Lord Berkeley complains Oakervee report has not looked at alternative options to line

The former deputy chair of the group looking into whether HS2 should be built or not has said the cost of the scheme is now over £100bn.

Labour peer Lord Berkeley, who was appointed second-in-command of the review being led by Doug Oakervee, made the claim in a letter he sent Oakervee 24 hours before the review’s draft report was leaked to a national newspaper on Tuesday.

That draft makes clear its support for building HS2 and keeping its London terminus at Euston, rather than shifting it west to Old Oak Common – an idea rubbished by London mayor Sadiq Khan and outgoing Transport for London commissioner Mike Brown.

But Berkeley said senior HS2 management had admitted the official cost of £56bn was wrong as far back as autumn 2016 and that “a figure of at least £84[bn] to £86bn was accepted within HS2 Ltd higher management in autumn/winter 2016”.

Former BHS warehouse mid demolition image 3 spring 2019

Source: HS2

HS2 demolition work at Euston has been ongoing ahead of a new station being built at the site

In his letter, which he has now made public following the leak, Berkeley said the £103bn cost put on the railway by consultant Michael Byng, who wrote Network Rail’s guidelines on how to estimate costs, should now be accepted as the most realistic figure.

Berkeley said he had offered to bring in Byng to make a “proper comparison” of the costs being made by HS2 and its critics but claimed that “officials prevented this from being done on the spurious excuse that Michael was representing [anti-HS2] petitioners”.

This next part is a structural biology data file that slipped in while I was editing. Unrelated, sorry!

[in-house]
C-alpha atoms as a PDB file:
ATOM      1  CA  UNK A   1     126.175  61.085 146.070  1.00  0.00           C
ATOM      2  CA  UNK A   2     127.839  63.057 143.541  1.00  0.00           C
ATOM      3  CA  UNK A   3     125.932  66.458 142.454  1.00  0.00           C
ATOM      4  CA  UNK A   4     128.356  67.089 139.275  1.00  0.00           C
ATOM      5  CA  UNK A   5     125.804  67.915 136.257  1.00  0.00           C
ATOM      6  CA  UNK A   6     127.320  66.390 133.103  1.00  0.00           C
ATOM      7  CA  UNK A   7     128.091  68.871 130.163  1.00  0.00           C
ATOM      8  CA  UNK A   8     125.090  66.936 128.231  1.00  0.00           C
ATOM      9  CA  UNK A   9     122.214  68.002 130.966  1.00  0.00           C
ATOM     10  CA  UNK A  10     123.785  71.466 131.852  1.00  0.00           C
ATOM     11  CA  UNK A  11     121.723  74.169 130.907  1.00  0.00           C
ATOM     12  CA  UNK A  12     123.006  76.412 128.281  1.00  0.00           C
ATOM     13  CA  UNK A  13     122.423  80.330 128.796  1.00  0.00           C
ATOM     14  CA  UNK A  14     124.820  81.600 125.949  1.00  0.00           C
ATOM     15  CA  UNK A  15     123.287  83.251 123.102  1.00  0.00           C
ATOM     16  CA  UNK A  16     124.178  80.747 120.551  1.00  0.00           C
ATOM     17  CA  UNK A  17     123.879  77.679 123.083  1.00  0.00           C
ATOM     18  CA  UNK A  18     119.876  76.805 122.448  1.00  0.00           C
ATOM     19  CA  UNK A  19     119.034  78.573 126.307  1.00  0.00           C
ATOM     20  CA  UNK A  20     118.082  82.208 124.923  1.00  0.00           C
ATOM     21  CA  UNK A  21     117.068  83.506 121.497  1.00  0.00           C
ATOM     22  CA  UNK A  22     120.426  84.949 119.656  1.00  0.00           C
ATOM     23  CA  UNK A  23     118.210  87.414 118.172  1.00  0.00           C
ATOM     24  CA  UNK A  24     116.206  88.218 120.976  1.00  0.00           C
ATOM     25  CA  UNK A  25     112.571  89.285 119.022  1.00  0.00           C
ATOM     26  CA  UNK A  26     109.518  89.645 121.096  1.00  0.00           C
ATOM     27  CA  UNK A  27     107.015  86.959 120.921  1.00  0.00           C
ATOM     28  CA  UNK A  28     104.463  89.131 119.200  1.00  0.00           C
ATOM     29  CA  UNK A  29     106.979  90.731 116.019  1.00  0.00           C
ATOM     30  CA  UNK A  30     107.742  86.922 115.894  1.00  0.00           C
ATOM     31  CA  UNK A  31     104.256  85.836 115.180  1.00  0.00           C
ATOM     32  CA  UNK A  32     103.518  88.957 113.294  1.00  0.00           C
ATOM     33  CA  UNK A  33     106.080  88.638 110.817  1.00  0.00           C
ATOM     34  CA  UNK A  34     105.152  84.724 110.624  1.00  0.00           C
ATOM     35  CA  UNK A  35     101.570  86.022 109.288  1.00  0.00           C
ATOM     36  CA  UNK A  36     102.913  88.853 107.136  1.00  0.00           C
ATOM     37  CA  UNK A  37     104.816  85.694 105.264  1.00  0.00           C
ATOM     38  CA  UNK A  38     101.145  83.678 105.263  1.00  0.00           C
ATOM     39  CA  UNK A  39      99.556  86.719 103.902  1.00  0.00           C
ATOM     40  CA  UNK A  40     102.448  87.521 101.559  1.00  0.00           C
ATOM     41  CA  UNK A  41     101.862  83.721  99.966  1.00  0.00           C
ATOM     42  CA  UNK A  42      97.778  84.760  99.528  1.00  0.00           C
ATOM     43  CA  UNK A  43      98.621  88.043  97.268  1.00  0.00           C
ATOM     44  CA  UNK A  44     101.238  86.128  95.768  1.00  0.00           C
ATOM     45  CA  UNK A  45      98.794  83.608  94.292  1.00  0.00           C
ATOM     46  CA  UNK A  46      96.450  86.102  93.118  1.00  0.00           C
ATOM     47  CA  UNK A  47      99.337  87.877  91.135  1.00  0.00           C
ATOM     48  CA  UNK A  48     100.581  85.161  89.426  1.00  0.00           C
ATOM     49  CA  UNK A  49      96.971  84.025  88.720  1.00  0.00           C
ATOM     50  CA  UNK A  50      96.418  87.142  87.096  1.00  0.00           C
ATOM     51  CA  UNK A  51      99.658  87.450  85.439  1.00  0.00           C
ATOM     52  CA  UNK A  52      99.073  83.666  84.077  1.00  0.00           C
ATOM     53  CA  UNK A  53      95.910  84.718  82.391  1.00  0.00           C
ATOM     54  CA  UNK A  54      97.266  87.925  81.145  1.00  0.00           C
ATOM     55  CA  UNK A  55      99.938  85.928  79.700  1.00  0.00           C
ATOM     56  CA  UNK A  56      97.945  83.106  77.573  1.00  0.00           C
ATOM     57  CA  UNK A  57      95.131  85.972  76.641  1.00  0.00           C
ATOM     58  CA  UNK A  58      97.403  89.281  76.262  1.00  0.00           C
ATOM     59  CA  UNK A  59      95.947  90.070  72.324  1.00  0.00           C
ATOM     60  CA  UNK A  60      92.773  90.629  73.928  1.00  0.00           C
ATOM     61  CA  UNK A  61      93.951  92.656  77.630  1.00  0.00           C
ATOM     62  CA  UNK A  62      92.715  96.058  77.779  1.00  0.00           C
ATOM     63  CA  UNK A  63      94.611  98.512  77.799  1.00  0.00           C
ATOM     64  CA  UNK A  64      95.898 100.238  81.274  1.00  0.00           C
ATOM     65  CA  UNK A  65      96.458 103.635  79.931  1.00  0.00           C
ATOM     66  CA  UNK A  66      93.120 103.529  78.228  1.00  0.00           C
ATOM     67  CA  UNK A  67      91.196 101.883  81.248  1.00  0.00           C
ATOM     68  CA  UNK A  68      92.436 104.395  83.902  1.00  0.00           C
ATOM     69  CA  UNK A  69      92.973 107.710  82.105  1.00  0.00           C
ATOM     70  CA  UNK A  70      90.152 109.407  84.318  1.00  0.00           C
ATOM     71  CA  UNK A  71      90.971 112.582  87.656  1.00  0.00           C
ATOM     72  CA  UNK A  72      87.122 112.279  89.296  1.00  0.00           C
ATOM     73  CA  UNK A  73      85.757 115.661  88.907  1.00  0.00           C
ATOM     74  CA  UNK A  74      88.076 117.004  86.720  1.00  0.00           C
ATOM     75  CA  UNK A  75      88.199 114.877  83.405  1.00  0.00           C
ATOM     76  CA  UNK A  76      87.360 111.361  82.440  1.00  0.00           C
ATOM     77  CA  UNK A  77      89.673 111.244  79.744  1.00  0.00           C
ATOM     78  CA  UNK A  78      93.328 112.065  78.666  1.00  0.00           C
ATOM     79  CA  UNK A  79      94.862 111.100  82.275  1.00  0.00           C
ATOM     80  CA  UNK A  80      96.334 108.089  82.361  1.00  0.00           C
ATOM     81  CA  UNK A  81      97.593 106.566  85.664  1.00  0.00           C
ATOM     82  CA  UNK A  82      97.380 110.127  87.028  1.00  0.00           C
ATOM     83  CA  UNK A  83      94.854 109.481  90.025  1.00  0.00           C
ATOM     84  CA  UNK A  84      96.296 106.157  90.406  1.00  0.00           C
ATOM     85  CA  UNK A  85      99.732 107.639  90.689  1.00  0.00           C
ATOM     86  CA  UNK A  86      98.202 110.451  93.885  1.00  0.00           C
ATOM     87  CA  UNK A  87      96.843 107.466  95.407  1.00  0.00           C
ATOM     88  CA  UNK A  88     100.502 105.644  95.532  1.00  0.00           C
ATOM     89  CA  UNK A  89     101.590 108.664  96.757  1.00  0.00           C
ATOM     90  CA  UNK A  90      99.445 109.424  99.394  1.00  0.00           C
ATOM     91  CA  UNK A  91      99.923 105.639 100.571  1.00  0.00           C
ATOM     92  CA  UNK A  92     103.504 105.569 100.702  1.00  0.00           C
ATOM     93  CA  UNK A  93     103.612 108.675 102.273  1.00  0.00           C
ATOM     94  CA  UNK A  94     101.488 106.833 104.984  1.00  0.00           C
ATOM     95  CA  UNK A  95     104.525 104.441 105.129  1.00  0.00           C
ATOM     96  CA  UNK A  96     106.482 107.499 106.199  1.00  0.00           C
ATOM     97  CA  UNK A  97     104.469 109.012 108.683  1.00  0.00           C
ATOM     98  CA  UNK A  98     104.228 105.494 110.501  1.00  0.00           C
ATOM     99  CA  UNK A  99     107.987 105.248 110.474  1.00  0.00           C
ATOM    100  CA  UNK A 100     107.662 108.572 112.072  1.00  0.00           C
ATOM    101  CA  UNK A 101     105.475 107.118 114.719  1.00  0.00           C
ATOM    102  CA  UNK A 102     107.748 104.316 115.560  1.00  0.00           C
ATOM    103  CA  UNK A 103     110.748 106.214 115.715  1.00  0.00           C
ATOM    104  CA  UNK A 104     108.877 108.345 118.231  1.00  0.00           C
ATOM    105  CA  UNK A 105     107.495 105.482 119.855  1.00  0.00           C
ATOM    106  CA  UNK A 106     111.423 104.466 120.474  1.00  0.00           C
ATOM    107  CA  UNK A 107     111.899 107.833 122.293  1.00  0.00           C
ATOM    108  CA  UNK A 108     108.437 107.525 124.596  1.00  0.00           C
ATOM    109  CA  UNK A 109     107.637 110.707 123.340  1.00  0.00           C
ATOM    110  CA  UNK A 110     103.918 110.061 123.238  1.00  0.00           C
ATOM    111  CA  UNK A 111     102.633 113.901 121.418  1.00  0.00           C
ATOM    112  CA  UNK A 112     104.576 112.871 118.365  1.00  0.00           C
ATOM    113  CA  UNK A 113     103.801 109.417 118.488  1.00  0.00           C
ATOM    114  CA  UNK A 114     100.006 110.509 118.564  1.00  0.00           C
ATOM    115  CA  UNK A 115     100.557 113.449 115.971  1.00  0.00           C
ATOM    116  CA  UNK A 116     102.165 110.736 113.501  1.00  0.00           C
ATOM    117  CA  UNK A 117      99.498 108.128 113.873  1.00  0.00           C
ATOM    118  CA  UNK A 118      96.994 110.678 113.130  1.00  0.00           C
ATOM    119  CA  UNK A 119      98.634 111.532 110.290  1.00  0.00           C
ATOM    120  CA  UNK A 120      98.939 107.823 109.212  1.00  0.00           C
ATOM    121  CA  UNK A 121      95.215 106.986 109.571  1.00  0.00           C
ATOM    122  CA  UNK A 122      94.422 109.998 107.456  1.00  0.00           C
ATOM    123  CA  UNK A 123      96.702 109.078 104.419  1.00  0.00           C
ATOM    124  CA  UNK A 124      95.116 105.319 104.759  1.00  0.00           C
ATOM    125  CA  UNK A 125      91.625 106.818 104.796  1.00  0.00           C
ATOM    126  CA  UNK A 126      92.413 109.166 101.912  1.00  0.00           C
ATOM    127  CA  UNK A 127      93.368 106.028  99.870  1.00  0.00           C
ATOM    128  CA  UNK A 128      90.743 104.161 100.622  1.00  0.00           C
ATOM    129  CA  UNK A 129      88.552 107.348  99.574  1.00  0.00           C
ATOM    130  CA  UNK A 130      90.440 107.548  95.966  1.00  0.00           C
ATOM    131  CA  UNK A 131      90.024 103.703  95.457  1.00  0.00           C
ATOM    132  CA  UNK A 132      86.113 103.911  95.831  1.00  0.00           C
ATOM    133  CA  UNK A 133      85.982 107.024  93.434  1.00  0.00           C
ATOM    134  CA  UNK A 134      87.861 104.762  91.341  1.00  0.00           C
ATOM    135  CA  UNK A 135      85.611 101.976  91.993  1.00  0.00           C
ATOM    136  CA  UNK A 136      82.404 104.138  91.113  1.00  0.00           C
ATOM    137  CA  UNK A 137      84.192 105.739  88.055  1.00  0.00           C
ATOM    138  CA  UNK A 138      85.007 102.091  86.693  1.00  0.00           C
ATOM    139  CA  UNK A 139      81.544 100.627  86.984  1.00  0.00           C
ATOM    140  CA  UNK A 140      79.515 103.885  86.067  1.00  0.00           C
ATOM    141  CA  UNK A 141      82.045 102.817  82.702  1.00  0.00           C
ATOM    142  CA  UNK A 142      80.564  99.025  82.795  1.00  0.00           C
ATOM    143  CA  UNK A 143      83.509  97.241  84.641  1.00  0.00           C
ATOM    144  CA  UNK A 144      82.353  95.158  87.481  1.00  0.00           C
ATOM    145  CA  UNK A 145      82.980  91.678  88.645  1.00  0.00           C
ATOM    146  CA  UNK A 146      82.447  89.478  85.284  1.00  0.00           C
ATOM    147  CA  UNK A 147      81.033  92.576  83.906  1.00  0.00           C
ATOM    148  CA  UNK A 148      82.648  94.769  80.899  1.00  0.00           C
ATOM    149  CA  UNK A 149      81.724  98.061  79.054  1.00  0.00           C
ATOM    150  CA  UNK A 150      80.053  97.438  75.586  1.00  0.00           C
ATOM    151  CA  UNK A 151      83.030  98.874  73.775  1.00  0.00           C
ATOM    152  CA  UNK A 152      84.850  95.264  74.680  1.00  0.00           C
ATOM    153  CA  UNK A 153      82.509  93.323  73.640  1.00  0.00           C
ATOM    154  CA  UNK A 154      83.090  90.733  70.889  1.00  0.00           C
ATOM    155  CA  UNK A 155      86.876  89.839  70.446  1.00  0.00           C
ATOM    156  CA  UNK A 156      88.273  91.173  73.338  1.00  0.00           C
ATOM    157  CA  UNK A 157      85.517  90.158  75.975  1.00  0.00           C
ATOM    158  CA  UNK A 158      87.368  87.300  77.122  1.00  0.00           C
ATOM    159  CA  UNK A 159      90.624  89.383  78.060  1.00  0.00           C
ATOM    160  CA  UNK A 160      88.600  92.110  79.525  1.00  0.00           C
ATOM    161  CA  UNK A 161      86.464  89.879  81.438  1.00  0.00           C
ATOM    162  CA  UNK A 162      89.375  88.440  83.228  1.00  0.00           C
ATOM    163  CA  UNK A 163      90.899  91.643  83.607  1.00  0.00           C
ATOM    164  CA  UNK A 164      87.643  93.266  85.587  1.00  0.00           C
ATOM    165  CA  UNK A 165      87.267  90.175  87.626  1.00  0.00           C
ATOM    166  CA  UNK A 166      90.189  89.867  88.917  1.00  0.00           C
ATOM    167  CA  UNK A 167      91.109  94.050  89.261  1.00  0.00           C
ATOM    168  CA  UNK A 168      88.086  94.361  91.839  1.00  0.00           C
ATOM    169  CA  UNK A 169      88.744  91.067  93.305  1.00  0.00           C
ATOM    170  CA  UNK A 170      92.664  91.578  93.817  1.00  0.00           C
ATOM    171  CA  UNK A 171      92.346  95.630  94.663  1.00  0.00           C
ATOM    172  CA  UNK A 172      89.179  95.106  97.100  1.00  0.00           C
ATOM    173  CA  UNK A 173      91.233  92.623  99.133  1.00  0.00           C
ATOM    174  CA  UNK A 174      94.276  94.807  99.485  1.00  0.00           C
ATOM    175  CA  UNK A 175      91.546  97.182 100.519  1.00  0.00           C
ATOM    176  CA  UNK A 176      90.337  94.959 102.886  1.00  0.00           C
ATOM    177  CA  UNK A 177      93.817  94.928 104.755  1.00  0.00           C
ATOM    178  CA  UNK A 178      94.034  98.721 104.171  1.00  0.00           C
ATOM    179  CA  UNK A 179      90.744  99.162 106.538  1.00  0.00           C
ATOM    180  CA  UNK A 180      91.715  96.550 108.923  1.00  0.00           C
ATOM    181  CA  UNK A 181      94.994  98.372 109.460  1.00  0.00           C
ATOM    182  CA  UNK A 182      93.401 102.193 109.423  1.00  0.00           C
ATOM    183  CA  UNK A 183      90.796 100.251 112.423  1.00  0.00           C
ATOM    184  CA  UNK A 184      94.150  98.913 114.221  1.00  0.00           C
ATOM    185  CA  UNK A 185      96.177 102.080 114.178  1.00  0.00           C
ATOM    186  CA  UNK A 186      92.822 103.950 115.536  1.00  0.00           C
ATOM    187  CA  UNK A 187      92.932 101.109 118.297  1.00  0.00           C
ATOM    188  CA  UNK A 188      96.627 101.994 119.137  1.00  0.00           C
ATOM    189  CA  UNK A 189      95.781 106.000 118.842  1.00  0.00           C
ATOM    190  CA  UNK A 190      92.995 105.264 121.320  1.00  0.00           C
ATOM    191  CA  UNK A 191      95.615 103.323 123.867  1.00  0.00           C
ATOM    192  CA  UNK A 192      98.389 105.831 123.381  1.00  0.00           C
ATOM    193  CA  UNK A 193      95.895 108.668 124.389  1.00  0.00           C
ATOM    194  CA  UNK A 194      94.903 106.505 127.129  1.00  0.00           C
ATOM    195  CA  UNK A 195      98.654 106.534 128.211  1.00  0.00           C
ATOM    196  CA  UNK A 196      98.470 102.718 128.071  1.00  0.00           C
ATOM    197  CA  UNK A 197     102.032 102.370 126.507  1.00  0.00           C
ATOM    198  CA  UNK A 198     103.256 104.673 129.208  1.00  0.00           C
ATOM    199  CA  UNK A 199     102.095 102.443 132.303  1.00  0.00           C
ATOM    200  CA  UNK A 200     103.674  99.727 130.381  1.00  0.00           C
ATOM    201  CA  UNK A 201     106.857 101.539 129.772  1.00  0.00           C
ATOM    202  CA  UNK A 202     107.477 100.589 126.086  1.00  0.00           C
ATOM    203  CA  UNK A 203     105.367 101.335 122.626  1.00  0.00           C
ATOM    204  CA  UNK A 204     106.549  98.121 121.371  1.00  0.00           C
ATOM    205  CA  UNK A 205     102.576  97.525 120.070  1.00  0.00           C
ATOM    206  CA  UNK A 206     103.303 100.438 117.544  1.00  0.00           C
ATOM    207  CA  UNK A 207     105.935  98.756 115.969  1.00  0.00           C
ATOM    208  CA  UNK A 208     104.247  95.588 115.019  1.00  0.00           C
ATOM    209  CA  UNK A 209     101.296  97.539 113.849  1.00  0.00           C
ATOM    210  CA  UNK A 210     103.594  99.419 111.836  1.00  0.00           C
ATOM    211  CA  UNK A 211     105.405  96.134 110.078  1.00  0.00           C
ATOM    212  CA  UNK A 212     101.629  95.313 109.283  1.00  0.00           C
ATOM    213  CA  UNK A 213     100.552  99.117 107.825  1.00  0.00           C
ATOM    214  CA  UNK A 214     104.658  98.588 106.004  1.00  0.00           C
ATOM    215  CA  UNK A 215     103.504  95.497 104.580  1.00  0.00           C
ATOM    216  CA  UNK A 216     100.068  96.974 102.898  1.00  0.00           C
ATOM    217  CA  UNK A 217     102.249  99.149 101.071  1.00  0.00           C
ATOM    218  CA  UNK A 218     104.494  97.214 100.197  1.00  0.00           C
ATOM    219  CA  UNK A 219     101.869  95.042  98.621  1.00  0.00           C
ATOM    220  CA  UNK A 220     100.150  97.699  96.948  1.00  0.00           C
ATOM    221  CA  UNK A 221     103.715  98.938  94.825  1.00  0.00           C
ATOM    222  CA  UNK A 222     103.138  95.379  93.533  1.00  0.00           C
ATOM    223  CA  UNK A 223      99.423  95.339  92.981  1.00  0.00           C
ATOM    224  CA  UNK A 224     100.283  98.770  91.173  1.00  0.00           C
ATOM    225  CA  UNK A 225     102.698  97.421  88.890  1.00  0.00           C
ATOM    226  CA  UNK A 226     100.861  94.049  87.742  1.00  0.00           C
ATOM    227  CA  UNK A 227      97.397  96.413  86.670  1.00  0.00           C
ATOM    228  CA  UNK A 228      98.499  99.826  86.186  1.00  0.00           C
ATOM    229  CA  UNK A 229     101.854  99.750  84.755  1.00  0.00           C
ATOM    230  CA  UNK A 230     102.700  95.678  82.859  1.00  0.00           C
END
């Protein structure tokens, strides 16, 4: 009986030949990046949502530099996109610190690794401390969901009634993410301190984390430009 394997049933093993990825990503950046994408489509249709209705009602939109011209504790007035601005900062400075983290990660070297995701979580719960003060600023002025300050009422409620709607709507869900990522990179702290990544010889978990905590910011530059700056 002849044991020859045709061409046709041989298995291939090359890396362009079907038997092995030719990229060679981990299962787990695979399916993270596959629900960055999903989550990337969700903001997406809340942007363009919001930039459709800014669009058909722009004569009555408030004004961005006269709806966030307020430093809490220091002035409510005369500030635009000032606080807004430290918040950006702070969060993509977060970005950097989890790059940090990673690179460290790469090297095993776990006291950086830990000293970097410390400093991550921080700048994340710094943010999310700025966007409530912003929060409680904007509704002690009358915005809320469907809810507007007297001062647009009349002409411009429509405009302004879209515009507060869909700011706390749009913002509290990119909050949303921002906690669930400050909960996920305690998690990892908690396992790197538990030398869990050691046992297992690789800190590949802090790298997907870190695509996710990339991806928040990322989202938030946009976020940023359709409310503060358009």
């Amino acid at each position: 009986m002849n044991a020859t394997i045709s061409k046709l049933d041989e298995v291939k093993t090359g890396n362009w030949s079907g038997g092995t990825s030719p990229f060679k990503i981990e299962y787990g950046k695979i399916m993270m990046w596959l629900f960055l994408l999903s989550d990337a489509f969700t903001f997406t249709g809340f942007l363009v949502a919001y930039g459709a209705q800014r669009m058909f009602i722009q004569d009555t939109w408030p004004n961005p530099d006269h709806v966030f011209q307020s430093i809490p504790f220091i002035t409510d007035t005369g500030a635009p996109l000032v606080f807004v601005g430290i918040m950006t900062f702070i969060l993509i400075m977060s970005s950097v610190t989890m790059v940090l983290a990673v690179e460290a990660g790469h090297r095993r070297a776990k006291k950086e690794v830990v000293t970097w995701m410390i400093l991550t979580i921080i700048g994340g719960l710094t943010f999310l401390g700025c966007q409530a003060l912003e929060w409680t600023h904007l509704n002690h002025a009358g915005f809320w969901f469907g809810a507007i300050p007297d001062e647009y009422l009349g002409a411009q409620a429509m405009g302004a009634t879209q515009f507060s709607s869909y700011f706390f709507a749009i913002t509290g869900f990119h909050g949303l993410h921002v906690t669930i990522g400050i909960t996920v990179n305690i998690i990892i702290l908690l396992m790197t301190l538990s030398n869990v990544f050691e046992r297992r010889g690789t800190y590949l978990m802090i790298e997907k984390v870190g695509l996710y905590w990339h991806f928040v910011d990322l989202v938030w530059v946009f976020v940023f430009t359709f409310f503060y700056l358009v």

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And he questioned whether those in charge of the railway would ever get a grip on spiralling costs.

“The company’s track record in controlling costs is very bad,” he said. “Starting at £32bn in 2011 to £103bn today. This is an increase of 221%. Compare this with the criticism of Crossrail which is ‘only’ 25% over budget.”

He said the review itself had been hampered by a “reluctance” from officials to look more closely at the costs of the job and “long delays in arranging meetings with HS2”.

And he suggested the review had in mind all along to green light the project. “I detected a trend in many of the discussions within the review to accept that HS2 will go ahead, so that every effort should be made to minimise costs and maximise revenue, rather than look at the pros and cons of alternative options.”

In the summer, HS2 chairman Allan Cook admitted that while the budget remined at £56bn the cost of the railway was now more like £88bn.

The price has jumped because of increased ground costs after HS2 was able to carry out a detailed geological survey of the route from London to Birmingham once it was given access to private land following its approval.

Oakervee’s review is unlikely to see the light of day until next year because of next month’s general election.

Berkeley said he was mulling whether to publish his own, alternative review.

HS2 declined to comment.